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What role do pedigrees play in the preservation of the Galapagos giant tortoise?

About the author: Angie Bradley wrote this post as part of Dr. Stacy Krueger-Hadfield‘s Principles of Scientific Investigation course. Angie is a student in the Accelerated Bachelor’s/Master’s of Biology Program at UAB. In her time at university, Angie has become passionate about genetics, aging, and molecular biology. She hopes to one day attend dental school and visit the Galapagos Islands, a place she has been fascinated by from a young age.



Genetic analyses is essential in the preservation of critically endangered species. The Galapagos Islands are home to many endemic species, some of which have become extinct due to human interference (“Galapagos Islands,” 2020). Of the most notable of its rich wildlife are the Galapagos tortoises. Captive breeding programs that utilize ex situconservation have been introduced as a means of reintegrating species of tortoises that are either endangered or have become extinct. Not only do they aid in increasing population numbers, they can also be used to preserve or increase genetic diversity. In a study by Miller et al. (2018), the effects and success of these breeding programs on rehabilitation of a particular species of Galapagos tortoise, Chelonoidis niger, were quantified and analyzed in order to determine which conditions are ideal for success of future breeding programs.

The study observed nine breeding tortoises (six females and three males) that had significant genetic relatedness to a native Floreana island species, C. niger (Figure 1; Miller et al., 2018). Their ancestry was discovered after genetic analysis through using microsatellite genotyping and PCR, that compared their specimens to specimens from all extinct species of tortoises that once belonged to this island. According to Ivy et al. (2009), establishing pedigree is critical when pioneering conservation programs as they aid in finding the ideal breeding conditions that will promote the most reproductive success.

Figure 1. Site of study and where C. niger species originated. Modified from Miller et al. (2018).

Miller et al. (2018) took samples from each of the nine founder tortoises in order genotype twelve microsatellite loci, which was later used to determine relatedness between individuals and parentage.

They found that some of the potential breeding pairs were not related, but other pairs might have been half-sibs.

The offspring had a reduction of heterozygosity and allelic diversity as compared to the breeder pairs. Of the male founders, two breeders were assigned parentage to 119 of the offspring in equal amounts, meaning approximately half of the total offspring was assigned to each male founder. Of the five female breeders, one was found to have contributed to nearly half of the progeny. The progeny of the pairing between one of the most fecund males and the most fecund female composed nearly half of all offspring. Of the pairings that were more genetically similar, their progeny size was significantly smaller than those parentages that had more genetic dissimilarity (Figure 2).Due to smaller sizes of overall offspring, reduced fitness might be a direct consequence of assortative mating between more related pairs.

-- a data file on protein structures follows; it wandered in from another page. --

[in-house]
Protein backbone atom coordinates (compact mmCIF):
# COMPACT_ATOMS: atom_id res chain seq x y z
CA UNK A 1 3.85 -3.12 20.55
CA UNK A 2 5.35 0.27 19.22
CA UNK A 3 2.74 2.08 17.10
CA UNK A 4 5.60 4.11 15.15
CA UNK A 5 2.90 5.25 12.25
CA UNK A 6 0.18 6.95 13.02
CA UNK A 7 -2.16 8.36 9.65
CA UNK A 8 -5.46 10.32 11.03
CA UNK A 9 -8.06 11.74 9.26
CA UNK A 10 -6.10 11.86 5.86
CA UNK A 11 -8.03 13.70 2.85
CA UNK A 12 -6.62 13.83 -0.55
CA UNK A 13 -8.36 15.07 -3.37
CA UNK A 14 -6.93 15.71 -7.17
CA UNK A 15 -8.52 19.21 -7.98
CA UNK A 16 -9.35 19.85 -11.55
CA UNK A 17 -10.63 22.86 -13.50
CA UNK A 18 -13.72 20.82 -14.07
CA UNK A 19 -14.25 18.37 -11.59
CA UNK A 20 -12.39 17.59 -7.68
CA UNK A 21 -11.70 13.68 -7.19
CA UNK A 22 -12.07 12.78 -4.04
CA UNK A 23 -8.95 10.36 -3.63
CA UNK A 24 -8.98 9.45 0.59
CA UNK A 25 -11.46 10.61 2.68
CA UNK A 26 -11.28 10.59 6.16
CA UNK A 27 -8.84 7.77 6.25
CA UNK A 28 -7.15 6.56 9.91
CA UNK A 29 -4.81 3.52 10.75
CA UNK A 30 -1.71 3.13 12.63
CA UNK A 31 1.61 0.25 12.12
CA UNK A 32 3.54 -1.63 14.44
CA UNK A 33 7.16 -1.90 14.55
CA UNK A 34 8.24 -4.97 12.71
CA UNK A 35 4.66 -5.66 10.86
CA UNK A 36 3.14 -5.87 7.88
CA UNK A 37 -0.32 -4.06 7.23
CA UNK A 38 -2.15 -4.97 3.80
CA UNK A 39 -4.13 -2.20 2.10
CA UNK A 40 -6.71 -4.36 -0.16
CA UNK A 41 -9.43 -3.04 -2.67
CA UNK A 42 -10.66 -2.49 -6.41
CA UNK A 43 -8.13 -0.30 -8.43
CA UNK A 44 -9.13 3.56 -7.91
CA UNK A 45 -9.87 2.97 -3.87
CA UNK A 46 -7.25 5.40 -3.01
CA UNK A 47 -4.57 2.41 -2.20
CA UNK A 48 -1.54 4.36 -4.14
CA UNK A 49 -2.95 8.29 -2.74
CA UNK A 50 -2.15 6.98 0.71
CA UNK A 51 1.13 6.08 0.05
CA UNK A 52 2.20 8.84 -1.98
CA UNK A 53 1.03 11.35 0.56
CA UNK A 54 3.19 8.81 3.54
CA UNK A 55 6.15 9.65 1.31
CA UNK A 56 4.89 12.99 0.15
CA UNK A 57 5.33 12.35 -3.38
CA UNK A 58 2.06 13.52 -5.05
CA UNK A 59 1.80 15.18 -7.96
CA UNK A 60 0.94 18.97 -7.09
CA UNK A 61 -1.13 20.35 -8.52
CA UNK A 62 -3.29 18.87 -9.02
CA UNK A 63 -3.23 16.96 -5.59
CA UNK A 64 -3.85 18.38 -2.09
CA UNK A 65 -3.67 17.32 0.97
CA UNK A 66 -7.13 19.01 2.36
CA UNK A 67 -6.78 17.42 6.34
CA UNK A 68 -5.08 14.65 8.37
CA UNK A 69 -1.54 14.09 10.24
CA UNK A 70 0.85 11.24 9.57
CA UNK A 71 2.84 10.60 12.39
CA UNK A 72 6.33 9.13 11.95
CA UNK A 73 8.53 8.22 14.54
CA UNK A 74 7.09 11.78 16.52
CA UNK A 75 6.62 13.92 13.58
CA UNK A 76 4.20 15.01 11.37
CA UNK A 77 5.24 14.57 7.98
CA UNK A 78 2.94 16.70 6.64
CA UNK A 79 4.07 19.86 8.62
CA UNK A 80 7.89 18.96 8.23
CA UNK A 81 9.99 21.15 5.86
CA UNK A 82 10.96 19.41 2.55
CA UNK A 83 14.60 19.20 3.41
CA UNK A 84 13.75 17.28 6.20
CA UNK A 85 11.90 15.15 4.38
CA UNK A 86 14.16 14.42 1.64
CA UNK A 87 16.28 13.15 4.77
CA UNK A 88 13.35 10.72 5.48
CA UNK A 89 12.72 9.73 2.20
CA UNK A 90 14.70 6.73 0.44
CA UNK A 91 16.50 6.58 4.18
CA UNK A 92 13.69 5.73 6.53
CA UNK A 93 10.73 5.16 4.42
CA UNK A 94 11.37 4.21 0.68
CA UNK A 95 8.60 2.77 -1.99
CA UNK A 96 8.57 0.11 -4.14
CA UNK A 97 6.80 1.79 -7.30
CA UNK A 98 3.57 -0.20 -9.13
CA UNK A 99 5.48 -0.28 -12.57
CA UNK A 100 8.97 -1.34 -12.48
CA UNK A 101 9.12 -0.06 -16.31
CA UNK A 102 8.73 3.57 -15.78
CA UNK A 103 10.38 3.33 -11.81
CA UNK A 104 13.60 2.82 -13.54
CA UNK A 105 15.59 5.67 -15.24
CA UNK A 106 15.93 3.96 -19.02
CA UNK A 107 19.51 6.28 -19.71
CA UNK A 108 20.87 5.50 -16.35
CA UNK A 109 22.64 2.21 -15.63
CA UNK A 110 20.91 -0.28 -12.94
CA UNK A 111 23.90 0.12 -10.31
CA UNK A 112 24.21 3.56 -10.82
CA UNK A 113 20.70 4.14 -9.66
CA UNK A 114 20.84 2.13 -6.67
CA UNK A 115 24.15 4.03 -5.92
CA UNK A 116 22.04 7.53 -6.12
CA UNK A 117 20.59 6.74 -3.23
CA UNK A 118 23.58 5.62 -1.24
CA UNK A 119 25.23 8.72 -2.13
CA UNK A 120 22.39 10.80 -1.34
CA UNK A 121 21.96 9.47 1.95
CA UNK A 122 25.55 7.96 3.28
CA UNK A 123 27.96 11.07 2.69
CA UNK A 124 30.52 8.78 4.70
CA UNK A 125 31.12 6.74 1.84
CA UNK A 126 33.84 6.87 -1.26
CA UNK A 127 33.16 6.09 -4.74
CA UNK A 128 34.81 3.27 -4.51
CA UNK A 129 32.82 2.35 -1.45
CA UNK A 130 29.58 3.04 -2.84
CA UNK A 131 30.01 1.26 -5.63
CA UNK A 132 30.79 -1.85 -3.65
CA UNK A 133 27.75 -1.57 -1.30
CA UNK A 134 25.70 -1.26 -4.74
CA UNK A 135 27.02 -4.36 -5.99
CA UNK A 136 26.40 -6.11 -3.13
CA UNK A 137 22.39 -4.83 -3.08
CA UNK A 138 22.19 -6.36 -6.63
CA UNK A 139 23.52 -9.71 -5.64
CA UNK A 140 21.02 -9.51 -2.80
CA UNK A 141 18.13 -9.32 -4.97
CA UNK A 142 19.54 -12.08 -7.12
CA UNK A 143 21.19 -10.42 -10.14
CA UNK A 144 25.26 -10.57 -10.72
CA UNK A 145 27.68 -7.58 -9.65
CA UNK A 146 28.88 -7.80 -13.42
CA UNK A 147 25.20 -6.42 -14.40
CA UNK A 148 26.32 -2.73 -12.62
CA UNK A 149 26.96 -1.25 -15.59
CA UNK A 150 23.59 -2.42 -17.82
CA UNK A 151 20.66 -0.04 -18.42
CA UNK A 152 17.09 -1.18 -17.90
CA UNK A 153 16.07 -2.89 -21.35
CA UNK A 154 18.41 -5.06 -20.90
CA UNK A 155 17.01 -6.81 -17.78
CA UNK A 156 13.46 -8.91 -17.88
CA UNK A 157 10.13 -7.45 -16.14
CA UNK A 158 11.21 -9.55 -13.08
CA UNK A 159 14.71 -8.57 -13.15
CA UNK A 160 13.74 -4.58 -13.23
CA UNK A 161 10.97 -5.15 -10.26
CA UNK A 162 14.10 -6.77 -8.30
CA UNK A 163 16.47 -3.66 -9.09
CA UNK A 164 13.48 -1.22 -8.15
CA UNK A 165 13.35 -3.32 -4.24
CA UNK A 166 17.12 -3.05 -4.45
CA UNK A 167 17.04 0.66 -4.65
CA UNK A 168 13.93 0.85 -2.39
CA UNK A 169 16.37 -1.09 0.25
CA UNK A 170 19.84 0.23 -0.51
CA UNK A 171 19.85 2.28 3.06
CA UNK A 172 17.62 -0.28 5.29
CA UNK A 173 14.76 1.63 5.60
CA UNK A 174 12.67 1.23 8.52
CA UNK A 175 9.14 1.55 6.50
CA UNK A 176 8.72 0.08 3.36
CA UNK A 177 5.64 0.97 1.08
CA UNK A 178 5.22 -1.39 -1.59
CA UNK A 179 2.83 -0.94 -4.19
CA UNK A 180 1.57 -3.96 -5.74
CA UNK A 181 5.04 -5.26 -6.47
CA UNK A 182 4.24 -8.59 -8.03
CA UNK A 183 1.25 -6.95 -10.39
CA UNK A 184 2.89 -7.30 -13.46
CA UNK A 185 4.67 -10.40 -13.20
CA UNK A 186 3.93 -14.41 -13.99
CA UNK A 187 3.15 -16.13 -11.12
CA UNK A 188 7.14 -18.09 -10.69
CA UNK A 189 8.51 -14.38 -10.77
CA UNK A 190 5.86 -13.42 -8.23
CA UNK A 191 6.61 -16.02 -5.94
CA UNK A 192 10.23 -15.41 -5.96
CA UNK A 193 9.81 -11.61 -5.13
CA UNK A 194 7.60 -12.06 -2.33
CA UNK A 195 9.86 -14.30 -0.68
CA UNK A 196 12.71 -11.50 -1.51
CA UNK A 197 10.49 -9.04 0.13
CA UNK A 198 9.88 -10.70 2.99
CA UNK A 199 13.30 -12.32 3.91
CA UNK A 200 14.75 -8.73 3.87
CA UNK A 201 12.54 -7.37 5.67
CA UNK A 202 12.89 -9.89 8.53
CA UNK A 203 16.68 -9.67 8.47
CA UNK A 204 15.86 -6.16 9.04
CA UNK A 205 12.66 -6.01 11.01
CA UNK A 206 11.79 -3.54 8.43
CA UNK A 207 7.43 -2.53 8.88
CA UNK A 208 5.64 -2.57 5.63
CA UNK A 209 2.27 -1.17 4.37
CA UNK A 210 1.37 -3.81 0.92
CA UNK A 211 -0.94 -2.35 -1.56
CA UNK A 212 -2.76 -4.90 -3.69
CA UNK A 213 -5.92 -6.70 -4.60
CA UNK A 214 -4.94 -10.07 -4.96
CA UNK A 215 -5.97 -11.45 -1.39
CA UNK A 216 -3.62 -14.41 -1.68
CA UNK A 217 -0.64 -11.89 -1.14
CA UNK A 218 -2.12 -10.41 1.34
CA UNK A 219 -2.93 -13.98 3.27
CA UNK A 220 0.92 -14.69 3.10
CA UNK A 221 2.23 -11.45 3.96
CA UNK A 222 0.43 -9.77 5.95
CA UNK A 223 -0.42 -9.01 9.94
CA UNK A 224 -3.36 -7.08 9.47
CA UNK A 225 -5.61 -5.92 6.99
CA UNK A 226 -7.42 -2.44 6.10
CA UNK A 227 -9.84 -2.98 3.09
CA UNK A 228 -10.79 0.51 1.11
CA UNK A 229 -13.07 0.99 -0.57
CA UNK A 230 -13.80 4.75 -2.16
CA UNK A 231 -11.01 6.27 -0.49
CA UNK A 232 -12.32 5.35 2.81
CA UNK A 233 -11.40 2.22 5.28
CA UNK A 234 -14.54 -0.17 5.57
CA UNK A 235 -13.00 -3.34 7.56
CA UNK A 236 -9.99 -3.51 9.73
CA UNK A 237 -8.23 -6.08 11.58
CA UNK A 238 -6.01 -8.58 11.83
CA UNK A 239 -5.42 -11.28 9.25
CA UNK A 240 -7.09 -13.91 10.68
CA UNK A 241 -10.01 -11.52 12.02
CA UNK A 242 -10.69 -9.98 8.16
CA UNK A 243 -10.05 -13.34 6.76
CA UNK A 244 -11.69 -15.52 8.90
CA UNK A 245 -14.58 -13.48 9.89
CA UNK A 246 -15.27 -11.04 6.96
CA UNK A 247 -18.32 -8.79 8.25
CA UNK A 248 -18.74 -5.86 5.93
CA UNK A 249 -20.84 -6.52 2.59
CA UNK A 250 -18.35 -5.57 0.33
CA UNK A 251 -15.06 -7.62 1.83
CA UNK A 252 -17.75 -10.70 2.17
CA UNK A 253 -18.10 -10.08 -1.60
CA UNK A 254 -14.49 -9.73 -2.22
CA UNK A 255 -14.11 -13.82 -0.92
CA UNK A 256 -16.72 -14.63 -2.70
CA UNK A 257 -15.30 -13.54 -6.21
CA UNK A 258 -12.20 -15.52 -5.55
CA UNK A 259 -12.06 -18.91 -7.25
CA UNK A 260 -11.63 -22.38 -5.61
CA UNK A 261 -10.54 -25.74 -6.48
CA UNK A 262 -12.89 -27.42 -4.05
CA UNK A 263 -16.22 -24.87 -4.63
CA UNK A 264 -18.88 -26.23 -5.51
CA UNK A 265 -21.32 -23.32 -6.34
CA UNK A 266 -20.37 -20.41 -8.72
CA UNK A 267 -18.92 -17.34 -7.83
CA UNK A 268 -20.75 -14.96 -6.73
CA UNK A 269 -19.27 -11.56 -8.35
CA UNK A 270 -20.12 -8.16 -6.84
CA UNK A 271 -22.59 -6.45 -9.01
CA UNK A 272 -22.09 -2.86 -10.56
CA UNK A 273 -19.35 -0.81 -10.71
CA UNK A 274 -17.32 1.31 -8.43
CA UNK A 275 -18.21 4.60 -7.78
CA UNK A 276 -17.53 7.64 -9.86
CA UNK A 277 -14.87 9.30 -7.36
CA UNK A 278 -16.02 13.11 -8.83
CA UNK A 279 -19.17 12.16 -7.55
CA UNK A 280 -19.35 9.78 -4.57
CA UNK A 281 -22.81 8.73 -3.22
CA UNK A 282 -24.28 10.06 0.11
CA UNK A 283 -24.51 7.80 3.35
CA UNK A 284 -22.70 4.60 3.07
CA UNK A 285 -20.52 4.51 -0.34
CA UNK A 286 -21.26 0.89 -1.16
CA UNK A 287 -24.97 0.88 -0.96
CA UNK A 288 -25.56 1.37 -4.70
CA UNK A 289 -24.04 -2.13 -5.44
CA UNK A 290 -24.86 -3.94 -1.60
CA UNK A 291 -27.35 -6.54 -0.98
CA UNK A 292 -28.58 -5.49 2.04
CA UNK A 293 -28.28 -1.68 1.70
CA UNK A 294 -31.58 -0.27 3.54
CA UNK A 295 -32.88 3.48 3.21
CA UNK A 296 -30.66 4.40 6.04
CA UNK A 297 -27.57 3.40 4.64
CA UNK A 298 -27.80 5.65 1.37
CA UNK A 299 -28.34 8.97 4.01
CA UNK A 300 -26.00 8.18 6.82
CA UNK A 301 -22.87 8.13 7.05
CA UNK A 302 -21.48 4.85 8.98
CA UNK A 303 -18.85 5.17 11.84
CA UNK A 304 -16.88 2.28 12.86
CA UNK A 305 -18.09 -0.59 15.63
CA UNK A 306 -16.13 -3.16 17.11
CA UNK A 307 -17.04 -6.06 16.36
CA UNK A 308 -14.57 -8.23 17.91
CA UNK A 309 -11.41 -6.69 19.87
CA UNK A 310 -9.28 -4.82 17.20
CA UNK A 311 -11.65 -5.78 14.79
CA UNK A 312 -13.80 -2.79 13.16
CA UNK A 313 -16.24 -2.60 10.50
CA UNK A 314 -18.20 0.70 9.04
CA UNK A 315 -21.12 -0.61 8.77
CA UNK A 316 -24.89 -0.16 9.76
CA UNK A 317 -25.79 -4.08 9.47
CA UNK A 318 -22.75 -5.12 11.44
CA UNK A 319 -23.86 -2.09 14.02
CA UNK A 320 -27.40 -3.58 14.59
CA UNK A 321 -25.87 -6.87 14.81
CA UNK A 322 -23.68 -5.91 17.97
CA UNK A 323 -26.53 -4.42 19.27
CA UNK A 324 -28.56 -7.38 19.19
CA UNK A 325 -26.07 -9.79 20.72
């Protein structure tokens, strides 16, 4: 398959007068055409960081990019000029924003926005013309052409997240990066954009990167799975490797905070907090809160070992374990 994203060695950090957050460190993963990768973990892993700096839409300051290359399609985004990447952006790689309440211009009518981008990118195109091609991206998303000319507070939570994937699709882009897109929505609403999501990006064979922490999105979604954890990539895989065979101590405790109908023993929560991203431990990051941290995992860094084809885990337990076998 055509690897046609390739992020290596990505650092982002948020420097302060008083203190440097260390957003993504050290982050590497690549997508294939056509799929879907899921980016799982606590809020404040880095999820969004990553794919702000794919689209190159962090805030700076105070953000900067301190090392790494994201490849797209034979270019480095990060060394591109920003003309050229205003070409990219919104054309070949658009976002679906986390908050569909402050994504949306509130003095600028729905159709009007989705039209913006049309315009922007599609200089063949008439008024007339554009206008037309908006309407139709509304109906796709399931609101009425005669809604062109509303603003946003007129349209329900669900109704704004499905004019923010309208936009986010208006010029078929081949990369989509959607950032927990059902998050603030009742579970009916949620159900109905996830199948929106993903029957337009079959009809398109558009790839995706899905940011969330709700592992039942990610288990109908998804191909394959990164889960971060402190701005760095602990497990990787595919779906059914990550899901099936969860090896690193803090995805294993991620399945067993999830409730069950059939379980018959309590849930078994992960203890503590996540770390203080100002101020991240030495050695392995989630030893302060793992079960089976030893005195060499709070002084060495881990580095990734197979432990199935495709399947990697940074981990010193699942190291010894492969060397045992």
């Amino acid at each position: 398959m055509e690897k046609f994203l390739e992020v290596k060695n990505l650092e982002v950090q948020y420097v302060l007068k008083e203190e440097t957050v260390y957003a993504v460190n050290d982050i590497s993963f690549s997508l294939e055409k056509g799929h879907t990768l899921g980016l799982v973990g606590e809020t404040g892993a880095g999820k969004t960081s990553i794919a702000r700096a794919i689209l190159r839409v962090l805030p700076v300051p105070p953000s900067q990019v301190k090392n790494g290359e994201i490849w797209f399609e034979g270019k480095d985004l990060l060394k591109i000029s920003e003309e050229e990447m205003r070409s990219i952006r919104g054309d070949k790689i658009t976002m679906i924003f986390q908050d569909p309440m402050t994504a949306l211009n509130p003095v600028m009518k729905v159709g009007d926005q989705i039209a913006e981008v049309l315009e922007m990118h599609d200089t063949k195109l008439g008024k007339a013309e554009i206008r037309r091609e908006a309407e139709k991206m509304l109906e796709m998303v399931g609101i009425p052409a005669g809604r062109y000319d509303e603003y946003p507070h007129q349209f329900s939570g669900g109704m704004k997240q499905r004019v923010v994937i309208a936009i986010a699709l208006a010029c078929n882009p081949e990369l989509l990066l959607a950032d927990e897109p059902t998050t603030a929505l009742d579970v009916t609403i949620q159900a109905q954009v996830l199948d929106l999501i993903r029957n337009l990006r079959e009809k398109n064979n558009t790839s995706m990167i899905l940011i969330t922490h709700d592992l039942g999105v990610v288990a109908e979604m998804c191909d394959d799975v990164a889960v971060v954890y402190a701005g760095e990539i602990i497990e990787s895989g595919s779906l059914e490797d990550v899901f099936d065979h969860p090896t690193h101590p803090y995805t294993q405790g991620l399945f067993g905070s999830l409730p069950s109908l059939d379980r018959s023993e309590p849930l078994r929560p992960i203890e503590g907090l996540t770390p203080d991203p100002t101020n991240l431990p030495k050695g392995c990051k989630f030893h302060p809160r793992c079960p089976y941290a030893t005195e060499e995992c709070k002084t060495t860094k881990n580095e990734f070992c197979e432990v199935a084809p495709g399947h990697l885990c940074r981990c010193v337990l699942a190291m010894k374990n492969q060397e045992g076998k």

Figure 2. Bar plot showing percentage of offspring from each breeding season that is parented from A) each of the three male breeders, B) each of the five productive female breeders, and C) the parental pairings that produced offspring. The two most fecund breeders of each gender produced the most total offspring. From Miller et al. (2018).

So what would these researchers suggest to those who are continuing the restoration and preservation of giant tortoise species on the Galapagos Islands?

Simulated mating circumstances showed higher levels of genetic diversity in theoretical offspring than those of the actual offspring when random mating was observed. Intervention between breeding pairs would be the best approach to increase and maintain genetic diversity. Left to their own devices, reproductive skew caused by an increase of reproduction between select breeders could potentially reduce progeny size in future generations and hasten decreases of genetic diversity.

Many of the progeny had a higher amount of genetic ancestry from C. niger than the nine original breeders,so these select offspring should be considered as potential founders for a similar breeding program, as they also have high genetic diversity.

Upon continuation of these breeding programs, it is crucial for researchers to measure fecundity and genetic diversity within potential pairings in order to maintain tortoise populations in an effective manner. When proper genealogy and relatedness

of breeders are determined and studied, the most successful parentage pairs can be formed, which will increase and maintain genetic diversity and heterozygosity, while minimizing ancestral relatedness and reproductive skew.



Editors of Encyclopaedia Britannica. (2020). Galapagos Islands. Encyclopaedia Britannica.Retrieved from

Miller, J., Quinzin, M., Scheibe, E., Ciofi C., Villalva F., Tapia, W., Caccone, A. (2018). Genetic Pedigree Analysis of the Pilot Breeding Program for the Rediscovered Galapagos Giant Tortoise from Floreana Island. Journal of Heredity, 109(6), 620-630. doi: 10.1093/jhered/esy010.

Ivy, J., Miller, A., Lacy, R., DeWoody, J. (2009). Methods and Prospects for Using Molecular Data in Captive Breeding Programs: An Empirical Example Using Parma Wallabies (Marcopus parma). Journal of Heredity, 100(4), 441-454. doi: 10.1093/jhered/esp019. 

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